Of the $1.55 trillion in private banking assets that UBS manages, some 328 billion Swiss francs ($309 billion) or around 20% of that is from people who are domiciled in Switzerland, a hefty chunk. Marco Bider, a Swiss fund manager who owns shares in UBS, thinks the firm ought to seek out more private banking clients who have permanent residence in Switzerland, where the global crackdown on tax evasion from the likes of the G20 and G8 have not had an impact.

Yet even while Switzerland is teeming with wealthy individuals, that market is already heavily saturated by both UBS and arch rival Credit Suisse. The bank's biggest deposits still come from its U.S. private banking division, which accounts for 695 billion Swiss francs ($655 billion) under management, and UBS' international operations (including Europe and Asia) which account for 633 billion Swiss francs ($597 billion), according to the spokesman.

UBS' chief executive, Oswald Gruebel, even admitted on Tuesday that the market would see "less growth in European offshore private banking for the foreseeable future."

"There's just no way you can cut this and believe this is a positive for the business," said Fox-Pitt, Kelton analyst David Williams of the IRS case. "UBS is going to have to step up their compliance regime to ensure that its clients are fully compliant with their laws domestic situation and any other jurisdiction with which they come into contact."

Gruebel had said during a conference call on Tuesday that protection of the bank's reputation was "a cornerstone of future strategic direction, and it includes deep and inevitable commitment to strict legal compliance." He added that UBS would be able to win back the trust of clients and shareholders by better integrating the bank's divisions and improving its reputation. UBS could turn around if it could build "reliable clients within earning streams."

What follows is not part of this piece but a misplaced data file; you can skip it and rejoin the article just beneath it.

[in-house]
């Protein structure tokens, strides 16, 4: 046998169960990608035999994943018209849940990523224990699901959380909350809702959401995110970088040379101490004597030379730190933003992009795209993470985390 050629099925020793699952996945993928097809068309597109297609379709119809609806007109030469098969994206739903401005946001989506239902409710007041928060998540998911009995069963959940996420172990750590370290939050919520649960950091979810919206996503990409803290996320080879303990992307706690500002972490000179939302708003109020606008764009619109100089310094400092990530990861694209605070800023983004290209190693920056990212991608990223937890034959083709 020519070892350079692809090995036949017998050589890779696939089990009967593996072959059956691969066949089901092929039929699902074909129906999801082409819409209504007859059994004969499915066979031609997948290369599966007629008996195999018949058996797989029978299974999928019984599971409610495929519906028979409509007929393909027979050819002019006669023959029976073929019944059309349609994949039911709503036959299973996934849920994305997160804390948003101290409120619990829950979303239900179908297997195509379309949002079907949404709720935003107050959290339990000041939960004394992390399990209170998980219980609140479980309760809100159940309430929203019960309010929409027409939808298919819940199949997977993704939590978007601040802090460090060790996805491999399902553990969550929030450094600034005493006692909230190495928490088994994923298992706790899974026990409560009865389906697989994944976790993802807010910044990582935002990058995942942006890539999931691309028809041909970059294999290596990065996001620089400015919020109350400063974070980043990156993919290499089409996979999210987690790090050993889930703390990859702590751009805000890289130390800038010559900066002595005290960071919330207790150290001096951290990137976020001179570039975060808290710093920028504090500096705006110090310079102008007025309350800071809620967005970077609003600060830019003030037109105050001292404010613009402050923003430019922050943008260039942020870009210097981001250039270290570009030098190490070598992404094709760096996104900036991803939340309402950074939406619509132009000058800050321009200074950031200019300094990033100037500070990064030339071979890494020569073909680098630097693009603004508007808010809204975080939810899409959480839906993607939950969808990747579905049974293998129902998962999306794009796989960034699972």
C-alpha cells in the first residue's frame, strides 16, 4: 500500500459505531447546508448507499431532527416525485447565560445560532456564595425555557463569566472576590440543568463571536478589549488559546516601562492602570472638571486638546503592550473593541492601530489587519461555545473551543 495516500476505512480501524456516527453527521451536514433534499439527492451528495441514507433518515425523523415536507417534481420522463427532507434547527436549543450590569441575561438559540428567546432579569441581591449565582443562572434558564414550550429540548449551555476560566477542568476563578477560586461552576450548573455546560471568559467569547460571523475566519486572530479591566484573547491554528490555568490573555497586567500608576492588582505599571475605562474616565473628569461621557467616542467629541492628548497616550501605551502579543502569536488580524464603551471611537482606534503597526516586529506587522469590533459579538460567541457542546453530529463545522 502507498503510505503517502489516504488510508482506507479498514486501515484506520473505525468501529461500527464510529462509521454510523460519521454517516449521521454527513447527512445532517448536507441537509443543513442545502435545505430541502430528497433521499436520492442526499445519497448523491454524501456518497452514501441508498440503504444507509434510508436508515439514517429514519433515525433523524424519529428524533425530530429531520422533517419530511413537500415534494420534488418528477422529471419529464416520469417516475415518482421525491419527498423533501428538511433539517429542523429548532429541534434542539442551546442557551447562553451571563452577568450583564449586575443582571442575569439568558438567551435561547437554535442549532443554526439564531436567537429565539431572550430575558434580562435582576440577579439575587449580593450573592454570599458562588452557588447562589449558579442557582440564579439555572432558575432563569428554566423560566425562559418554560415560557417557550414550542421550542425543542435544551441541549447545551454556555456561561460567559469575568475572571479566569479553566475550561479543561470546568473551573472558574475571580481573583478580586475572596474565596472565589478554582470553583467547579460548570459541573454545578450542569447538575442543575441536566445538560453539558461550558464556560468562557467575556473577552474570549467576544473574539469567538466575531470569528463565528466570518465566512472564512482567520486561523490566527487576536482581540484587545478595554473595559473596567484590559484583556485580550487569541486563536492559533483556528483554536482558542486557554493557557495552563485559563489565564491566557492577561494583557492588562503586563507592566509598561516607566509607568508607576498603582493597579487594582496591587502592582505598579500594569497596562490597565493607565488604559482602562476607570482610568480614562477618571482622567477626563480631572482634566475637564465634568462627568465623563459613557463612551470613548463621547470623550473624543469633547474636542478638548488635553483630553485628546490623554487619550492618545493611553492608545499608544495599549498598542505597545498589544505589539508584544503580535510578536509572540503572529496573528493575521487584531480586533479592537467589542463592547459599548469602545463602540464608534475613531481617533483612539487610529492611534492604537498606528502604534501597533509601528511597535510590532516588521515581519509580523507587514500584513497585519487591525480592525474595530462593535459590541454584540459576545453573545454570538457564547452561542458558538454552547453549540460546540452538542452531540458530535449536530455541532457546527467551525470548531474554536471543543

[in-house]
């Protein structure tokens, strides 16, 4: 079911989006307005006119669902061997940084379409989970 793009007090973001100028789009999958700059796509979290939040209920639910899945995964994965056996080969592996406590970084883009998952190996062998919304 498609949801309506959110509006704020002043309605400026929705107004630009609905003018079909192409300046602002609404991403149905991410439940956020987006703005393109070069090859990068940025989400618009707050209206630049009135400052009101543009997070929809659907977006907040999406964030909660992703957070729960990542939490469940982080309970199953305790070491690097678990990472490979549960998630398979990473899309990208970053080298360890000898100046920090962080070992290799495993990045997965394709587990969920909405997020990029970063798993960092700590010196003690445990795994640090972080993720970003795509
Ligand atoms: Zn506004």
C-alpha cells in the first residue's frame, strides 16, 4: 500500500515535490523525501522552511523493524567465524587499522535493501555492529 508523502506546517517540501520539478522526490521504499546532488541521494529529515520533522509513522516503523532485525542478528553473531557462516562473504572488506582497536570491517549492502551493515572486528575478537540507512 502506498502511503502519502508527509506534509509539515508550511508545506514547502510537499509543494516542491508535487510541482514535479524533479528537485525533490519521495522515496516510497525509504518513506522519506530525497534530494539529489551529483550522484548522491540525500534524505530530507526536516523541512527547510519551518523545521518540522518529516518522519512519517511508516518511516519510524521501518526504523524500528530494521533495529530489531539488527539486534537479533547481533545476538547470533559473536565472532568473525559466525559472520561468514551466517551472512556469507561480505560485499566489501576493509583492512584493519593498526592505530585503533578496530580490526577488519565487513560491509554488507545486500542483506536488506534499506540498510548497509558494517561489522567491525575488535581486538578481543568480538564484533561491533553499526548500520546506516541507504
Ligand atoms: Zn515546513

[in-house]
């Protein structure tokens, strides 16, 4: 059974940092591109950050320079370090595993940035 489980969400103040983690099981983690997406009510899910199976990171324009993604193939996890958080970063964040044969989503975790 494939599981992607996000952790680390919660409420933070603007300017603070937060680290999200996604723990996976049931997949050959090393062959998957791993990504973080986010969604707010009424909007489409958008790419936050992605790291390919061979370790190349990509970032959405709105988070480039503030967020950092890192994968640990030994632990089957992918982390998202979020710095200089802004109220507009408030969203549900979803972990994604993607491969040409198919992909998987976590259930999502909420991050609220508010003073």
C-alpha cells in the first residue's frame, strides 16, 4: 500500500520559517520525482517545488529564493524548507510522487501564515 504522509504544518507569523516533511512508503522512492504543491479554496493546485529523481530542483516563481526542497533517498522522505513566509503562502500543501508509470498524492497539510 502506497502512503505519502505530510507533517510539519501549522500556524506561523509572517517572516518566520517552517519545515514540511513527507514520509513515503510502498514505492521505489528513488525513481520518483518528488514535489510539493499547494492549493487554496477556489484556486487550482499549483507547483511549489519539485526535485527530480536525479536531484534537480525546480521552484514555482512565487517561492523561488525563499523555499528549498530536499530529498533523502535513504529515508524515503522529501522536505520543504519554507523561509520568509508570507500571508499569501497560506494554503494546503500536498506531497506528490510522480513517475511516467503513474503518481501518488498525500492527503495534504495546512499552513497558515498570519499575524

For UBS to find clients that are reliable, though, it needs to appear reliable and trustworthy itself with their data. So long as there is the threat that it will have to hand over client data to governments like the U.S., it may be all but impossible to regain the same kind of trust it once enjoyed.


Aug 4, 2009 11:17 pm

my guess is that $5.5 billion outflow isn’t a hair on BofA’s a$$ as to the outflows. we lost 10% of our workforce because many were walked to the door (over 10% of my office were fired).



also, do you have a link to this story? would appreciate…I love how it questions everyone in the industry about why the outflows instead of someone who actually might know.











Aug 6, 2009 8:05 pm
SometimesNowhere:

Holy crap…UBS has just become the GM of financial services world.

  leh wb mer bsr aig fnm fre   beat em to it
Aug 7, 2009 2:52 pm

It would be interesting to know if the outflows of advisors and assets included the branches that were sold to Stifel.

   
Aug 7, 2009 6:29 pm

I believe that it includes the 600 they laid off but not the 350 that were sold to Stifel.

Dec 27, 2009 7:22 pm

How is it better today?

Dec 27, 2009 10:39 pm

s and p is 1120

fees up

they generating enough revenue to stay out of red.

mccanngreat white hope

swiss seem to understand that their elite socialist crap does’nt work